I can remember running into a few problems when I first started using Linux, 7-8 years ago on my first PC - most of the problems were due to *****y, cheap windows orientated hardware. E.g. 'Soft' modems.
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    I like Ubuntu. Currently on 10.10. It's so much faster than Win7 on my machine it's untrue and Wine does a reasonable job of running what I need if there's no good alternative. My only issue is that it's still not simple to make everything work. Until that's sorted, Windows will prevail.
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    I use linux on the uni computers...better than windows, i like the simplicity, but mac OS X still has it for me. Its a more polished than linux, which i think feels cheap at times.
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    (Original post by James Gregory)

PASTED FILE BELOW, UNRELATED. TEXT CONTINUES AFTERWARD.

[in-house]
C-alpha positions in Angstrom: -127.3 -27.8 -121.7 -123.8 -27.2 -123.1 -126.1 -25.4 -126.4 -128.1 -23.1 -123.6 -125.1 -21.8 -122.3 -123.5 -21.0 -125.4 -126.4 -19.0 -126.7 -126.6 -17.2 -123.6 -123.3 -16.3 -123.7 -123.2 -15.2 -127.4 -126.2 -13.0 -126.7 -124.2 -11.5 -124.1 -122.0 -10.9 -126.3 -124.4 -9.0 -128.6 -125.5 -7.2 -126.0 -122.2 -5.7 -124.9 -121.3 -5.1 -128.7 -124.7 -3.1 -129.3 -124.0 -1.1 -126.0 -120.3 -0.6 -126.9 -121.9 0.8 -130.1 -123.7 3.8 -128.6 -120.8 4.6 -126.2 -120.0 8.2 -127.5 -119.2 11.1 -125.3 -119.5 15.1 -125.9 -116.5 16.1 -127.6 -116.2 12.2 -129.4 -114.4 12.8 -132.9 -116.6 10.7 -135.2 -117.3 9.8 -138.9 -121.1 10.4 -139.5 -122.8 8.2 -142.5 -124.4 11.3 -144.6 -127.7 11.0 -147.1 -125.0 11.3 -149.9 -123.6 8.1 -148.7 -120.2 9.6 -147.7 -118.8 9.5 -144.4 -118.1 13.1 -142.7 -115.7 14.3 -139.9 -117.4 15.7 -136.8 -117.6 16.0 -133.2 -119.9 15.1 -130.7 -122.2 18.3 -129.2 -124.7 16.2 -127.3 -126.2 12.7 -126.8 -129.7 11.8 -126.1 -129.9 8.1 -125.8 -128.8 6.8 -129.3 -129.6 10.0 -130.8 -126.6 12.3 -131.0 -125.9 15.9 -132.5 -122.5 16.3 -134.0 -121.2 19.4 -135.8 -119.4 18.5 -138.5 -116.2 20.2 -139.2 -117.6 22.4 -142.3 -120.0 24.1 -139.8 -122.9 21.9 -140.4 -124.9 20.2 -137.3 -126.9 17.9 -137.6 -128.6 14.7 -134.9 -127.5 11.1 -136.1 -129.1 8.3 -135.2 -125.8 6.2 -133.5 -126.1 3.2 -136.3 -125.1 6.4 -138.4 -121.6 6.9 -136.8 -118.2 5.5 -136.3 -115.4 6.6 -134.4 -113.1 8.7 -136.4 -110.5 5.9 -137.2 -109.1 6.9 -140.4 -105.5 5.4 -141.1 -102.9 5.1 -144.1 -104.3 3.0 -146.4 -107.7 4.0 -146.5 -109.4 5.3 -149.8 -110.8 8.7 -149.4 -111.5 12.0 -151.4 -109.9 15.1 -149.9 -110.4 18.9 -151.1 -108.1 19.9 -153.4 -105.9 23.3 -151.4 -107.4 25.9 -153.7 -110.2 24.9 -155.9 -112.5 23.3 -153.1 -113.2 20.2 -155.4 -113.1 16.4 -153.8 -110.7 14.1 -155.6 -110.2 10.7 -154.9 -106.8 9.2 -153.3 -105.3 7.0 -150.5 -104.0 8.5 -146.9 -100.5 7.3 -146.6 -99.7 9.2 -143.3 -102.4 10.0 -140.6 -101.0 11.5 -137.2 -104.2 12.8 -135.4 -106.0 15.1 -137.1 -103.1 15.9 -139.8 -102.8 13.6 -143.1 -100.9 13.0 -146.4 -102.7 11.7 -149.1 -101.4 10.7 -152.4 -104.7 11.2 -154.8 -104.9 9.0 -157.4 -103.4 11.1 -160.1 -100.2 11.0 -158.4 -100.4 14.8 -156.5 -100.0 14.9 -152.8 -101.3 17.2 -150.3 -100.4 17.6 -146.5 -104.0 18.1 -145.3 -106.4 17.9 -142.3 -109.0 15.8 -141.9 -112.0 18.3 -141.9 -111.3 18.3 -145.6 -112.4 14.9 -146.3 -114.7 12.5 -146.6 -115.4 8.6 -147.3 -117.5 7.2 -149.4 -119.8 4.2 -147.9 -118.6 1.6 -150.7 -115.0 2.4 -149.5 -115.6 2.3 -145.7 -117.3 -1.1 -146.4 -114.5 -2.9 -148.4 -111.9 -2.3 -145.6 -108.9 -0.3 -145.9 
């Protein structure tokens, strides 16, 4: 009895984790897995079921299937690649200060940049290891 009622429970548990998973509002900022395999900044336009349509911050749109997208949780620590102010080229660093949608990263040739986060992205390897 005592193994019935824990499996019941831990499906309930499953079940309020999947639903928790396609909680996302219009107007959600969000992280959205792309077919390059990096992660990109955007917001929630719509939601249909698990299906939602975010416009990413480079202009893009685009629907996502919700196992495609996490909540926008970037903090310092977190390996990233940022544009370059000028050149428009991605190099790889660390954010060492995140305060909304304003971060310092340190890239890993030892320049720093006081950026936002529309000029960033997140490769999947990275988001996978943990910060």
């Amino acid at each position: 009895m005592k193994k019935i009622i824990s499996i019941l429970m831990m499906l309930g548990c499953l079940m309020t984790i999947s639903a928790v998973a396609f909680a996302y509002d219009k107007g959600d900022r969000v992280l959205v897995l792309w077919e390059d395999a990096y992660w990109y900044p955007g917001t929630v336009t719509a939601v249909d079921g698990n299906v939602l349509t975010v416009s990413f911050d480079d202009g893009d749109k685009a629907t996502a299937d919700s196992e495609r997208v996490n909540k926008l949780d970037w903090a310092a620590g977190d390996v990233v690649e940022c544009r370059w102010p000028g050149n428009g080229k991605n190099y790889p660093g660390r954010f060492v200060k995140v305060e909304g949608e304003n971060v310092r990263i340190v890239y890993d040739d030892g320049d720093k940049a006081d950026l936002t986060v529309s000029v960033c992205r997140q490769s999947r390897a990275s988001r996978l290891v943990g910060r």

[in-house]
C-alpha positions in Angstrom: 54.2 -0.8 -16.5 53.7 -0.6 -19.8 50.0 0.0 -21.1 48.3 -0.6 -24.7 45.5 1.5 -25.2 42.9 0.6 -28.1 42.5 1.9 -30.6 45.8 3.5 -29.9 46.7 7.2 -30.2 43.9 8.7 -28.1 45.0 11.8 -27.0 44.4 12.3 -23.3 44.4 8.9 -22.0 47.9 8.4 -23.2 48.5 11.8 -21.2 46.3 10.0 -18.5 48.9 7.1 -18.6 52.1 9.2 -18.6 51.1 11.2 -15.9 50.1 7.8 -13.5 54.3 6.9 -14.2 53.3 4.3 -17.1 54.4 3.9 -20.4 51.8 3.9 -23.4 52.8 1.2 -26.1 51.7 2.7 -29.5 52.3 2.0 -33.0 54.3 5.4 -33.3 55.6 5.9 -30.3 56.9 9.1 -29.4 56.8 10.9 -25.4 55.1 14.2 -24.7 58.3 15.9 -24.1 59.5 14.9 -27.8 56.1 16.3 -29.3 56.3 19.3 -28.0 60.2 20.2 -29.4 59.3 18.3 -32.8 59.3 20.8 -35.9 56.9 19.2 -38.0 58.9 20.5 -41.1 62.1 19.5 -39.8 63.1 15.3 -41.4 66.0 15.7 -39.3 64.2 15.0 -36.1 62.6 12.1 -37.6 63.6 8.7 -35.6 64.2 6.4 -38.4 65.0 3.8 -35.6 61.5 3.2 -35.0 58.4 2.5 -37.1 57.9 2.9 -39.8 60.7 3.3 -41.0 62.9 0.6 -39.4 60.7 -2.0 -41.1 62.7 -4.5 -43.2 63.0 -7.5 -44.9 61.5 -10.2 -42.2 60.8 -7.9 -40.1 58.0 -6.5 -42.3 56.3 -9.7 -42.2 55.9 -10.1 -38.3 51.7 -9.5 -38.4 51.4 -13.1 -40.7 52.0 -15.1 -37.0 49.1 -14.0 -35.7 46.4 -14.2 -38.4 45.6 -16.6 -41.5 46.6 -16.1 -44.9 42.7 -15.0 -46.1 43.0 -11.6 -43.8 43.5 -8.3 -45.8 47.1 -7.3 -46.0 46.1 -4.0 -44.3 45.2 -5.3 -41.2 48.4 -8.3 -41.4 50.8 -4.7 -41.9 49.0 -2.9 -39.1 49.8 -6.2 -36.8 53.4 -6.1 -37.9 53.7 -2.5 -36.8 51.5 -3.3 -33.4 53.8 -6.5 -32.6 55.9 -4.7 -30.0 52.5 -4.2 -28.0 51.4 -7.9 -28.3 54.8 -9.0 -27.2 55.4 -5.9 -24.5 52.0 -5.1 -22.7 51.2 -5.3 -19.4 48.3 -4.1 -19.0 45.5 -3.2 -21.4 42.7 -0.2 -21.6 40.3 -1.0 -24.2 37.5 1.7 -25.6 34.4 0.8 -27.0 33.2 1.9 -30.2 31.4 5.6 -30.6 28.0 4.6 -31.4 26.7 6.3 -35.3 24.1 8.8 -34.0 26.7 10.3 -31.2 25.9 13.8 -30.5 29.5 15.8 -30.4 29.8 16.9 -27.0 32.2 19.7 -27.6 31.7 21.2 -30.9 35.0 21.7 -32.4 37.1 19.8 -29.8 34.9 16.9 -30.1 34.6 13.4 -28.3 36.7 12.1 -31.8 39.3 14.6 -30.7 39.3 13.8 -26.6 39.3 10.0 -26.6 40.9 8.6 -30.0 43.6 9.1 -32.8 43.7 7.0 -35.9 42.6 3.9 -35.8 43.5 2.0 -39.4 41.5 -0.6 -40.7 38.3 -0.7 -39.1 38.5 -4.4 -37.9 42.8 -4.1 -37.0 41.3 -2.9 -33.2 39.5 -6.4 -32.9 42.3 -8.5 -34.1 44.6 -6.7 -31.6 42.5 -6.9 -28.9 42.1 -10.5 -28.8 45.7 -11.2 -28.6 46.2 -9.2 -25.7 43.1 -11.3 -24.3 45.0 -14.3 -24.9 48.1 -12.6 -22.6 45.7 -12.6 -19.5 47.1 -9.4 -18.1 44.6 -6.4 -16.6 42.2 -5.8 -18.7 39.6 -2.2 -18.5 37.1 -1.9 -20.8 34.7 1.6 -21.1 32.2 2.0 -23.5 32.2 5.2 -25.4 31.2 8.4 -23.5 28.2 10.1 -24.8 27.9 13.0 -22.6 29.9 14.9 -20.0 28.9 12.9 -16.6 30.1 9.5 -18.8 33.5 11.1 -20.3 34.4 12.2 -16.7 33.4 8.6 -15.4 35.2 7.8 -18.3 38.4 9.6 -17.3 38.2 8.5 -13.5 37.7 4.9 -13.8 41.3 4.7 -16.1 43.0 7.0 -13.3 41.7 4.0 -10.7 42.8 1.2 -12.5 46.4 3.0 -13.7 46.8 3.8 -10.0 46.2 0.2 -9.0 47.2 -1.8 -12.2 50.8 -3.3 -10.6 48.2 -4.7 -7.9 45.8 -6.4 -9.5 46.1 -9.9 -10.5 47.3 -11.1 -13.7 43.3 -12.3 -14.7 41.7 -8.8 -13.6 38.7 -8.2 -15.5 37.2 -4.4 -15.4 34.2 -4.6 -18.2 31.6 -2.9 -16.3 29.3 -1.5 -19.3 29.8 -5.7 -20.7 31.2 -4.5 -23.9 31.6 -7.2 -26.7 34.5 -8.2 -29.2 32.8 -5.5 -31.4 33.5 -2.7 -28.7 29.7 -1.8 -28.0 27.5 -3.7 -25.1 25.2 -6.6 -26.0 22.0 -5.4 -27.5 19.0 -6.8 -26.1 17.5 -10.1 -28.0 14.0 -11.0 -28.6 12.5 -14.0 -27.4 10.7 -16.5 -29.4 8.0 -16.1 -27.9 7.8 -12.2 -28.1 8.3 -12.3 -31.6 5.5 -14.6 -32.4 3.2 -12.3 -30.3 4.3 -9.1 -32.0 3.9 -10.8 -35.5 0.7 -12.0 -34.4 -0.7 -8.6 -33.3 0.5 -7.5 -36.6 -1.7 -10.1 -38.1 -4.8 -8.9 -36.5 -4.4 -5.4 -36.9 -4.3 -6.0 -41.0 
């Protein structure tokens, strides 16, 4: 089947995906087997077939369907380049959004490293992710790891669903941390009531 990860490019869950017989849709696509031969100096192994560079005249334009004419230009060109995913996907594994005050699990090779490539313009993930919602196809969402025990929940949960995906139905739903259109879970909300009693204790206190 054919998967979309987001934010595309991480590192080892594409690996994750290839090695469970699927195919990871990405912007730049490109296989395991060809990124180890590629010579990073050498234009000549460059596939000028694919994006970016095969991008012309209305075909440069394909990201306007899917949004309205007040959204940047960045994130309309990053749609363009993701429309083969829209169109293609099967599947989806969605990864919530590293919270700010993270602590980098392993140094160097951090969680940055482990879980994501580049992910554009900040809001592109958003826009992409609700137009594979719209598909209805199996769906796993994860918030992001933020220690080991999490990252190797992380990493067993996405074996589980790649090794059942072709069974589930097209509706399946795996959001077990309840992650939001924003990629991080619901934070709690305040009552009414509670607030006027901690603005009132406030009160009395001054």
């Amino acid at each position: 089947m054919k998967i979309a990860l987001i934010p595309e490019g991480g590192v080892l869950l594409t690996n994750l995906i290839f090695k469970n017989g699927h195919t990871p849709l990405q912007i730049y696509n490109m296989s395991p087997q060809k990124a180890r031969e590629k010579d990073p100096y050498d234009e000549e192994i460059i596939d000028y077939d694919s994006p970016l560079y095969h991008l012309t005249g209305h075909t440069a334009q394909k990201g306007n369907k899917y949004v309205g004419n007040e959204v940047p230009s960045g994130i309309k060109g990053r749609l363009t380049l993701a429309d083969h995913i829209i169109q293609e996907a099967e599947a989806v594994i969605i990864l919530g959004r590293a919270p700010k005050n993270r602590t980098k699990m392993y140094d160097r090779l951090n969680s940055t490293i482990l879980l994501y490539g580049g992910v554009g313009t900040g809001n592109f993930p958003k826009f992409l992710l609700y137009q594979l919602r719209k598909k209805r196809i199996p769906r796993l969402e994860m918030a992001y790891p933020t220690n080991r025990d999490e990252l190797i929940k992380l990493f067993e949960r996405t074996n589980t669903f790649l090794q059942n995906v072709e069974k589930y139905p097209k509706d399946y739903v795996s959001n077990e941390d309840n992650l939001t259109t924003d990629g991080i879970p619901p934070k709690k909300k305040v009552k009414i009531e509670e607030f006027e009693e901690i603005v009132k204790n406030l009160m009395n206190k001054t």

I hate it. A good proportion of network cards don't work (I have wasted literally about 50 hours of my life fighting network cards in Linux). Automatic updates regularly break the X boot sequence. It has mad-ass special moves like alt-sys-req-b and ctrl-alt-f5, which should be confined to Tekken, not operating systems. Different programs have their own clipboards, and use different keys and button presses to copy and paste. Watching a film or listening to music which isn't in an obscure format approved by open souce zealots is a severe trial. The file manager in gnome is ludicrously slow (though I think maybe you can speed it up by faffing with some options somewhere), because all l33t people use the command line for everything, obviously, and so don't care. The organisation of the filesystem is a cryptic, indecipherable mess, and to some extent isn't even standardised (/usr/share /usr/ /opt /usr/share/gnome whatever). The output of most commands at the terminal is cryptic and indecipherable. It positively encourages people to do everything in as complex a way as possible - it seems absolutely every system built in Linux ever is built on top of a mass of shell scripts filled with random funny characters and heaps of symlinks. If you're particularly unlucky, people use autotools and/or perl as well. Shared libraries are inconsistent between different Linux systems, as are install paths, making generic binary packages a nightmare. Also, it brought emacs into being.